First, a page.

Although the move from fossil fuels to renewables is accelerating, recent research out of Austria warns energy production that reduces greenhouse gas emissions may put more pressure on water resources.
Energy policymakers will need to carefully craft policy to head off conflict between competing users and avoid stressing water supplies, says the International Institute for Applied Systems Analysis(IIASA) in Austria. Researchers looked in particular at future energy systems, especially electricity generation, and their impact on water.
Keywan Riahi, director of the energy program at IIASA, told DW that one stress was the water use itself. “The other one was that you need water in the energy system for cooling, which means that you discharge heat back into the river and that heat can cause ecosystem damage.”
Some forms of electricity generation – such as wind and some photovoltaic solar – are basically carbon dioxide neutral, reducing greenhouse gases and creating “a win-win situation,” Riahi says.
But others, including nuclear and biomass, need water – sometimes even more than fossil power systems, according to IIASA’s report. Centralized solar systems which generate power from concentrating solar heat also require large amounts of water. And hydropower presents its own special set of problems.
Conflicting water needs
Surely hydropower is a clean form of renewable energy that simply uses water, and then sends it on its way? According to IIASA research team leader Oliver Fricko, a rise in demand for hydropower, if not properly managed, can lead to what he calls “allocation conflict” – especially in developing countries.
“In Africa, in Southeast Asia, the population is growing very rapidly,” says Fricko. “The energy demand is expected to increase and this will lead to certain allocation conflicts,” he adds.
As sources of potential conflict, he identifies the water needs of individual consumers competing against the needs of agriculture, along with the demands of water for electricity production.
‘A system that requires more water’
There’s another cloud on the hydropower horizon. Even as streams are harnessed for low-emission power to mitigate climate change, climate change itself will be cutting water’s ability to deliver electricity.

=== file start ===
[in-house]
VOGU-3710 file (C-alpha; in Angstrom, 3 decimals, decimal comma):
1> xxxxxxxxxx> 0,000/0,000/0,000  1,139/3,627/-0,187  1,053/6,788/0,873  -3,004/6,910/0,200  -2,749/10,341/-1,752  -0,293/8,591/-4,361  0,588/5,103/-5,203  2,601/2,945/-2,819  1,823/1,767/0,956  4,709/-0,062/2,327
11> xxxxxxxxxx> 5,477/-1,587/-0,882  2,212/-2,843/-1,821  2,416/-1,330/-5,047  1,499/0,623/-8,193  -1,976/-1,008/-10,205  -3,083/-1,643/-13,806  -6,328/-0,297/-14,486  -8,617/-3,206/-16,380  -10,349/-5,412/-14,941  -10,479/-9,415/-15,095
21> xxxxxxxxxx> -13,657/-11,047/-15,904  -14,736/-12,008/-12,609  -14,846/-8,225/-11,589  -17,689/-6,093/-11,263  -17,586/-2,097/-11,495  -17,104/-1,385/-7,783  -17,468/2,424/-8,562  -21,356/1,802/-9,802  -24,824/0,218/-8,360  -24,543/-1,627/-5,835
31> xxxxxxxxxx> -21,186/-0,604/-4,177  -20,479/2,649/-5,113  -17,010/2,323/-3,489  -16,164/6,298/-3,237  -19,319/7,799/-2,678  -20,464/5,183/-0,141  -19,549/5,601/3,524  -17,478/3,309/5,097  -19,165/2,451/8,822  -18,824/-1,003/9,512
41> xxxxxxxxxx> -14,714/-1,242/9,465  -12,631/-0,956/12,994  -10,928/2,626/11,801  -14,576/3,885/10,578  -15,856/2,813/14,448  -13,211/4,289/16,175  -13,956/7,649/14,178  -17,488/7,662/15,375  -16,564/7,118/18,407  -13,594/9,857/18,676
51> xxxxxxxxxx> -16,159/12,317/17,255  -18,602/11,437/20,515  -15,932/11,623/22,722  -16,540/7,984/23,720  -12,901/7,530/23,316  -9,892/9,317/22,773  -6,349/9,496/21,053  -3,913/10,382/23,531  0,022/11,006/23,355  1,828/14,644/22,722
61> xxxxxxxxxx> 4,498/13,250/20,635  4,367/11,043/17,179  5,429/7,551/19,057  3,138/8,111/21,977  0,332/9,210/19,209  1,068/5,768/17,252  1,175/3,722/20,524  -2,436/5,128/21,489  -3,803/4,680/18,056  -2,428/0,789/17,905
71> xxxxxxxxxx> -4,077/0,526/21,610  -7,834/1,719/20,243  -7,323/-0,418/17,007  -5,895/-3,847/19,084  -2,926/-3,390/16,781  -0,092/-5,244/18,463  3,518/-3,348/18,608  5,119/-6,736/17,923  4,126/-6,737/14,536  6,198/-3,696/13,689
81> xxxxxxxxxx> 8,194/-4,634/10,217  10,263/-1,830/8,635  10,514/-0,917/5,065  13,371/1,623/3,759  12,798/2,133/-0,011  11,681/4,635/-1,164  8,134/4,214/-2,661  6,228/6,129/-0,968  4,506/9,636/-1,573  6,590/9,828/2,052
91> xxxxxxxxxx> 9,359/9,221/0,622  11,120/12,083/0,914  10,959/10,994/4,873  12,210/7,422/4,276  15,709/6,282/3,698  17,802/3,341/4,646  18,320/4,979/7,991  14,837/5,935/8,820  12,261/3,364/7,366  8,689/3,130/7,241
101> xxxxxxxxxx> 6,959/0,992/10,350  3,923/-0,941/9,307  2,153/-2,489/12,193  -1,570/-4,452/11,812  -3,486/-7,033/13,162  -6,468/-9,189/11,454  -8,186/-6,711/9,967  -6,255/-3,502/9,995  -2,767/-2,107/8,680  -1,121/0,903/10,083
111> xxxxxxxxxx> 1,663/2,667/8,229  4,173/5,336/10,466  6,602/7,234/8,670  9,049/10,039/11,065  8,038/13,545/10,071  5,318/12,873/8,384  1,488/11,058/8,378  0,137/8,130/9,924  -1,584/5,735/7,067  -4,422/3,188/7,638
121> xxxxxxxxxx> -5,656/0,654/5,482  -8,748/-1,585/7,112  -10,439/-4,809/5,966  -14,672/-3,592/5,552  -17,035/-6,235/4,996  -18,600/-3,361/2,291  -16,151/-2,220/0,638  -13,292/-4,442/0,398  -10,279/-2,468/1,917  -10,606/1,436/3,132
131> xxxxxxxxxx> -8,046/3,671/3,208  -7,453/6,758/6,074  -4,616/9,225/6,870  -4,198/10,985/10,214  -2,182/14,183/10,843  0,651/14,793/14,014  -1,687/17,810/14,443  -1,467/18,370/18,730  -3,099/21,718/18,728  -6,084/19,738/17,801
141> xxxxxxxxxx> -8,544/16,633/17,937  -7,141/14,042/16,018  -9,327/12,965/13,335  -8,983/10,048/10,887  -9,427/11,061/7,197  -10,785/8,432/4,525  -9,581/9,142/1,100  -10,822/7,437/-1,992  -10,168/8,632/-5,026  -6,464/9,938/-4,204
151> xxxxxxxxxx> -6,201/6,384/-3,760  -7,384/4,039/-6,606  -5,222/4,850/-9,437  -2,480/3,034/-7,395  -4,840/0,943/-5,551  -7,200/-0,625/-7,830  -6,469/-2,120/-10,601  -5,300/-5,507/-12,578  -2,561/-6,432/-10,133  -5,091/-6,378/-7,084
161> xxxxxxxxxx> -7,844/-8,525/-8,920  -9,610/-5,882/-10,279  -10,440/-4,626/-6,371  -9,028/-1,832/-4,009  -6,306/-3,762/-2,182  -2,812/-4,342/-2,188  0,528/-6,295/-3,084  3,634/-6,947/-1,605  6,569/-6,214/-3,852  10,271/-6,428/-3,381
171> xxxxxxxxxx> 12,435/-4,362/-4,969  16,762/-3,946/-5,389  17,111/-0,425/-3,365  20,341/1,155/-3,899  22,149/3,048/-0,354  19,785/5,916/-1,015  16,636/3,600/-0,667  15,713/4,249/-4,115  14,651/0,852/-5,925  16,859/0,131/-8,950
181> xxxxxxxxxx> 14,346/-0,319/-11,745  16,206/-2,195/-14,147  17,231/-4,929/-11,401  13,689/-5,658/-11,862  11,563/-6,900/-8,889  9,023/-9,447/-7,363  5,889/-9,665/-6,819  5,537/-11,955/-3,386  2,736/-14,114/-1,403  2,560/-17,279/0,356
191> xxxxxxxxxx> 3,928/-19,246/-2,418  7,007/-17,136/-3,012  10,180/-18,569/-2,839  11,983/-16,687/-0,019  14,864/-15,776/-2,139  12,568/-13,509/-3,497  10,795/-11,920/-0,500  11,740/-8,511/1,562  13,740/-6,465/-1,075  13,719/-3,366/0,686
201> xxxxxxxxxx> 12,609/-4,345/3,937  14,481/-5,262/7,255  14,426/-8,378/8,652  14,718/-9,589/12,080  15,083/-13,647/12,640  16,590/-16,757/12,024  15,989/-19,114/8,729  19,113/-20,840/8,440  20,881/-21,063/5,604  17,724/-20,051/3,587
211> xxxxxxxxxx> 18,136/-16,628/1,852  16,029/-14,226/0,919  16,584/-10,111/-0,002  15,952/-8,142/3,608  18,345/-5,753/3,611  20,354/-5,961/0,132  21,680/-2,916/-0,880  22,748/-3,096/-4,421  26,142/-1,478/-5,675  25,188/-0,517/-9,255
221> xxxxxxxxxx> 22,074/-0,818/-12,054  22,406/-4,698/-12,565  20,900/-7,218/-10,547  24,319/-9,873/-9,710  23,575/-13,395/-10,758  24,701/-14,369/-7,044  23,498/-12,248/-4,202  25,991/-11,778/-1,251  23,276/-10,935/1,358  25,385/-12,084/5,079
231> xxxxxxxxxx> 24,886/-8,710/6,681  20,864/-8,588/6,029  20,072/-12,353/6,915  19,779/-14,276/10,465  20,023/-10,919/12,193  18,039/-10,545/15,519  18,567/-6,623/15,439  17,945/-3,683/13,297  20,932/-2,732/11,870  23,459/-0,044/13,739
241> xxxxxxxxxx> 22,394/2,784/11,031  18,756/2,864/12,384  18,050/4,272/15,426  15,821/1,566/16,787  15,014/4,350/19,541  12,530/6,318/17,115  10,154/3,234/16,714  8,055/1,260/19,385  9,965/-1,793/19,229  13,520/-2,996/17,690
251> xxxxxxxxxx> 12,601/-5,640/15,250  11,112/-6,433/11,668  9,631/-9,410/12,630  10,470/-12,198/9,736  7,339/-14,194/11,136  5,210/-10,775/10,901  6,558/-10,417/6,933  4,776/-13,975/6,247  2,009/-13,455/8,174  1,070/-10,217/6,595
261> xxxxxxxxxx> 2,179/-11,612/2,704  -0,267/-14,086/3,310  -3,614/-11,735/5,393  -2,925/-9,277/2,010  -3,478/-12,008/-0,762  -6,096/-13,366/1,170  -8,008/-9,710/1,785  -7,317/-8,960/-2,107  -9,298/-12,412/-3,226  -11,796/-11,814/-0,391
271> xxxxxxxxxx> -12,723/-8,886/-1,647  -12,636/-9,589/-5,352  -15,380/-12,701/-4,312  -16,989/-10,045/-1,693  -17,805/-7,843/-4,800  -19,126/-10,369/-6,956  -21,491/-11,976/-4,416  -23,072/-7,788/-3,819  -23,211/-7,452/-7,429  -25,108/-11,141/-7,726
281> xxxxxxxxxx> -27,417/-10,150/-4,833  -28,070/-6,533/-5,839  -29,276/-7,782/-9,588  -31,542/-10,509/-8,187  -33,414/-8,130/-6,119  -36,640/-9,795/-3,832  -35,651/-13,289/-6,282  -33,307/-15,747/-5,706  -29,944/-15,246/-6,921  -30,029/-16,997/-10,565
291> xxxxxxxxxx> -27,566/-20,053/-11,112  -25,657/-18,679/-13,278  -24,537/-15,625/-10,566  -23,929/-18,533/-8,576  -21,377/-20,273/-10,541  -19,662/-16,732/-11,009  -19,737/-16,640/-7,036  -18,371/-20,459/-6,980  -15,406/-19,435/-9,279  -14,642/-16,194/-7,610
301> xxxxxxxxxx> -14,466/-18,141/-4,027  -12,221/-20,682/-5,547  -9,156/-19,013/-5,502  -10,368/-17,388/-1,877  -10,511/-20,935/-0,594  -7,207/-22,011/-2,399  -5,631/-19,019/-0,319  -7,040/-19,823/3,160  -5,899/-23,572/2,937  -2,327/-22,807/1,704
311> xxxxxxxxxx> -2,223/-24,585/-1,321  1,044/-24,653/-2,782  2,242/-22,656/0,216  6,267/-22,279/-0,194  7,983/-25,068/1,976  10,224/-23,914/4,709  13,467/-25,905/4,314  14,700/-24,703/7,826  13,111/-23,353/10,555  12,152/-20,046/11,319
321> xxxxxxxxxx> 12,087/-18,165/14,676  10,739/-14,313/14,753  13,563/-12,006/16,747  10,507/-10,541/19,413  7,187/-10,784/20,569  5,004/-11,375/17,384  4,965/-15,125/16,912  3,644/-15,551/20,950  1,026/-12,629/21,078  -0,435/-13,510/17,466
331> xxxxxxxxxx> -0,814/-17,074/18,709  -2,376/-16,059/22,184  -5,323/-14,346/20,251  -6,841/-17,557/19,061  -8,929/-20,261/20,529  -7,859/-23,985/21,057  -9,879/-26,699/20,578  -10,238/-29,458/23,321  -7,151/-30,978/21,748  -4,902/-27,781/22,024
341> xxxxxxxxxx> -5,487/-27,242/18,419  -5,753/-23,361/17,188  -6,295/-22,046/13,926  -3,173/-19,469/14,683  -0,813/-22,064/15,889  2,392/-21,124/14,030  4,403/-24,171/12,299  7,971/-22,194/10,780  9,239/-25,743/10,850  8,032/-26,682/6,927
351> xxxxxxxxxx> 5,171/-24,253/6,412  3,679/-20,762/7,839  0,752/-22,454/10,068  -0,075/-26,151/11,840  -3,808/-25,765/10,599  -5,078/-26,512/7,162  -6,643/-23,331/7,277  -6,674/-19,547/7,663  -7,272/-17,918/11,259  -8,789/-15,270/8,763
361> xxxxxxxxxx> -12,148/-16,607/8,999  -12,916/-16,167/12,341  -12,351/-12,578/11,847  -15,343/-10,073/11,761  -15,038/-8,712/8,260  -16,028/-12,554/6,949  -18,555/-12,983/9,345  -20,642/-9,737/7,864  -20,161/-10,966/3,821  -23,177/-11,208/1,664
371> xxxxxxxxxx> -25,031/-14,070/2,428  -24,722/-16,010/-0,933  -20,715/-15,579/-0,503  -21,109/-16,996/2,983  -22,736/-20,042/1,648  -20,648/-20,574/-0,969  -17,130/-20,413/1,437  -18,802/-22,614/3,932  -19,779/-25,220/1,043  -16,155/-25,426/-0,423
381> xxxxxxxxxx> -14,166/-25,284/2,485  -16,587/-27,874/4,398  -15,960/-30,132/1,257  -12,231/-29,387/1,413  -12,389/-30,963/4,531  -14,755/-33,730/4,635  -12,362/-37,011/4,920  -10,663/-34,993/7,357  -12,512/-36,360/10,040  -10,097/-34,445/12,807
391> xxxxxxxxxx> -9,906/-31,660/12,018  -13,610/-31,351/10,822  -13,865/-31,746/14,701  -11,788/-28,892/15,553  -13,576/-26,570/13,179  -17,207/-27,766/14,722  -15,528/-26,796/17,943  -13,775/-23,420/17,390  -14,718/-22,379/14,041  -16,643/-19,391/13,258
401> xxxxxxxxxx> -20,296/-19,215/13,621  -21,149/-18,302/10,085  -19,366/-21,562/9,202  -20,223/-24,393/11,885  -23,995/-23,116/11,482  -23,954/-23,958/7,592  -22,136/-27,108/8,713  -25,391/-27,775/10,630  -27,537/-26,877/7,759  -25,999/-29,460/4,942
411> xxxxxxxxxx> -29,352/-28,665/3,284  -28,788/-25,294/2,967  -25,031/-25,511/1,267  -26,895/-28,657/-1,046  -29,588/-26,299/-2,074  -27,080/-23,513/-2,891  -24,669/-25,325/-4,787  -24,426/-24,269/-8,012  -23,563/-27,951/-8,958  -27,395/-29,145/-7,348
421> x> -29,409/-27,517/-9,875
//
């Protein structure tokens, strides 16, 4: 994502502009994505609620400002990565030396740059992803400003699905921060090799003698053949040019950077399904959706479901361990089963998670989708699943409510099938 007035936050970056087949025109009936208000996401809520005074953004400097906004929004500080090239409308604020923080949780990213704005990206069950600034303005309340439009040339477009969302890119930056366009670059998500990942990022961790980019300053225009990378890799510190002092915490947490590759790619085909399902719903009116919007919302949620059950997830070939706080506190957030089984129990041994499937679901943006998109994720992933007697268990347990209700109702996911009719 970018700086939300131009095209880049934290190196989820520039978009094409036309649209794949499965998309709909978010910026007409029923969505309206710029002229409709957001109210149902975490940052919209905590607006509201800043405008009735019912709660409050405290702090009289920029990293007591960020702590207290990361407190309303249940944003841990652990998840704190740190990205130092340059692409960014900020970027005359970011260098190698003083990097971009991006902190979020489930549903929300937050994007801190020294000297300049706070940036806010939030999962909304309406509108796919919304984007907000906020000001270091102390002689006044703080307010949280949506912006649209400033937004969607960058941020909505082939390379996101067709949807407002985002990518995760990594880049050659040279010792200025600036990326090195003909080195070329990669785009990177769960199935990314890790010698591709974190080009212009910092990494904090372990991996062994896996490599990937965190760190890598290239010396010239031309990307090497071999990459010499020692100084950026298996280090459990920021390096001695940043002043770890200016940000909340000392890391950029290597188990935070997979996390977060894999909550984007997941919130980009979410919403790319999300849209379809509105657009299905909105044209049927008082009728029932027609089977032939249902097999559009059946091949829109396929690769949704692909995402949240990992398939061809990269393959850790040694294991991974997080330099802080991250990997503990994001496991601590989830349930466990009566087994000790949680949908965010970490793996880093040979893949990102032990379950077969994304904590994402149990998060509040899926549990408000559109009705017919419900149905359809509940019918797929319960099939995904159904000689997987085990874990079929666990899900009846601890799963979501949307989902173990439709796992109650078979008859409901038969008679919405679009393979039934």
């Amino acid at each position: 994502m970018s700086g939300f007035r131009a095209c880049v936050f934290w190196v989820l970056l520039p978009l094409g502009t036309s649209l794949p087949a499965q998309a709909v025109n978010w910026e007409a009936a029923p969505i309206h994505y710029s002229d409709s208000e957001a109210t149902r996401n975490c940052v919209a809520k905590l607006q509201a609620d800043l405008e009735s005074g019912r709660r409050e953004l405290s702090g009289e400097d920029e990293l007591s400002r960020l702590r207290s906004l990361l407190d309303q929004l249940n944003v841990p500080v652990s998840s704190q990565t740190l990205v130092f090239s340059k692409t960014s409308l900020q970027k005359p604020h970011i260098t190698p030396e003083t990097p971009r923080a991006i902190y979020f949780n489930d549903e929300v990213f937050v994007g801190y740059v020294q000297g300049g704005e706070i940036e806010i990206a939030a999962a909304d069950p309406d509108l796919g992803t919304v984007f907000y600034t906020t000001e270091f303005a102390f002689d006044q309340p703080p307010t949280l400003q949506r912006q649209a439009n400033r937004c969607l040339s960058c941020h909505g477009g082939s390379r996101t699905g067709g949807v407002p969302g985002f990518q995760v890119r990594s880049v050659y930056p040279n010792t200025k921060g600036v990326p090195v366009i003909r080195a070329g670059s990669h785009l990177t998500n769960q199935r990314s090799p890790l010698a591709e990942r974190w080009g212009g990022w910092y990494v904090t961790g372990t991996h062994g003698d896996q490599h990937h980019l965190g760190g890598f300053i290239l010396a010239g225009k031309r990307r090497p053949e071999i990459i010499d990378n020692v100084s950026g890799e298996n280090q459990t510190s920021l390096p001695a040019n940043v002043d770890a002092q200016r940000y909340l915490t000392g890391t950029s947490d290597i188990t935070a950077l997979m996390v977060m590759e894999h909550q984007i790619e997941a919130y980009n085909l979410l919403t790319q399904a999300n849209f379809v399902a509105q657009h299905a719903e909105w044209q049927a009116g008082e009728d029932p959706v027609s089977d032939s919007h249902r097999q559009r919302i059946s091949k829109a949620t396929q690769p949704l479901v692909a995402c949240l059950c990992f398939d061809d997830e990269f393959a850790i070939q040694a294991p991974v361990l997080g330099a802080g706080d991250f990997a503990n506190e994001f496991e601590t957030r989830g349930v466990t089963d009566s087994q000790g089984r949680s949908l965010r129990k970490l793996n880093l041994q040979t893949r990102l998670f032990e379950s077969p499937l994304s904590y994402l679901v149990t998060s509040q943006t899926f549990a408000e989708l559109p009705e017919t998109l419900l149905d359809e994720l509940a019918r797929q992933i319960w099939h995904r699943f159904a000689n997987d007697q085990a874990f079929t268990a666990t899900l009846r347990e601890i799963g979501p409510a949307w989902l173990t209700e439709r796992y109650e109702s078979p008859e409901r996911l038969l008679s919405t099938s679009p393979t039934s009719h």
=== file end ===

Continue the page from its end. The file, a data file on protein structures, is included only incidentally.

“We found that climate change will also reduce the capacity at which we can use power plants,” says Fricko.
According to IIASA estimates, a “high climate change scenario” would affect up to two-thirds of power plants around the world, reducing the capacity available for electricity generation by 30 percent.
These are big numbers, says Fricko. “So we have increasing droughts, less water – but a system that requires more water in the future.”
While developing countries with the least financial means are the ones most likely to develop future energy systems with a heavy impact on water, industrialized countries also face challenges.
The United States, says Fricko, is an interesting example. New concentrated solar power systems, which are water-use intensive, “most likely will only be allowed to be developed if they actually use dry cooling systems.”
Along with more hydropower, the move to CO2-neutral energy production could see more nuclear power stations built. Most of them will be alongside rivers, lakes, oceans and other sources of cooling water they depend on.
The Paks nuclear power plant in Hungary is one example. Its giant steam turbines provide around 40 percent of the country’s electricity. However, water for those turbines and for cooling the reactors is drawn from the Danube River on which banks the station is built. Heated water is released into the river, and flows downstream.
Hydrobiologist Bela Csányi from the Danube Research Institute told DW not enough research has been done on the plant’s environmental impact. But he notes how nonnative species have been flourishing downstream.
“For instance, Chinese pond mussels – very big specimens – are living there due to the thermal increment of the water temperature,” he says.
Csányi has an overview of power generation along the entire length of the Danube, which has nuclear and hydropower plants as well as gas- and coal-fired stations. He says some of the streams’ native species are endangered or extinct – but blames past pollution practices more than power generation.
Austria’s rivers are dotted with thousands of small hydroelectric plants that researchers say are under threat
Opting for water-efficient clean energy
In Austria, clear, fast-flowing streams spin the turbines of thousands of small hydropower plants. Many of them exist on the same spot where their paddle-wheel ancestors once drove sawmills and flour mills.
But the IIASA report identifies a threat, even for this centuries-old system. The capacity for hydropower, it says, will decrease by 10 to 15 percent globally as a result of climate change, and by much more in dry months of the year.
“When rainfall is not so reliable, or the feeding of rivers from glacier melt is less – of course that is significant for small hydropower, and has the potential to reduce their capacity,” says Paul Ablinger, deputy manager of the Austrian Small Hydropower Association.
But Ablinger believes that even without building more power stations, upgrading existing plants and installing turbines on existing dams could see hydropower increase its contribution to clean energy. He estimates these measures could boost existing power output by about a third.
That’s the type of adaptation to climate change the IIASA report calls for. It says improving energy efficiency while choosing non-water-intensive clean energy is among the best ways to both avoid stress over global water supplies and conflict over water allocation.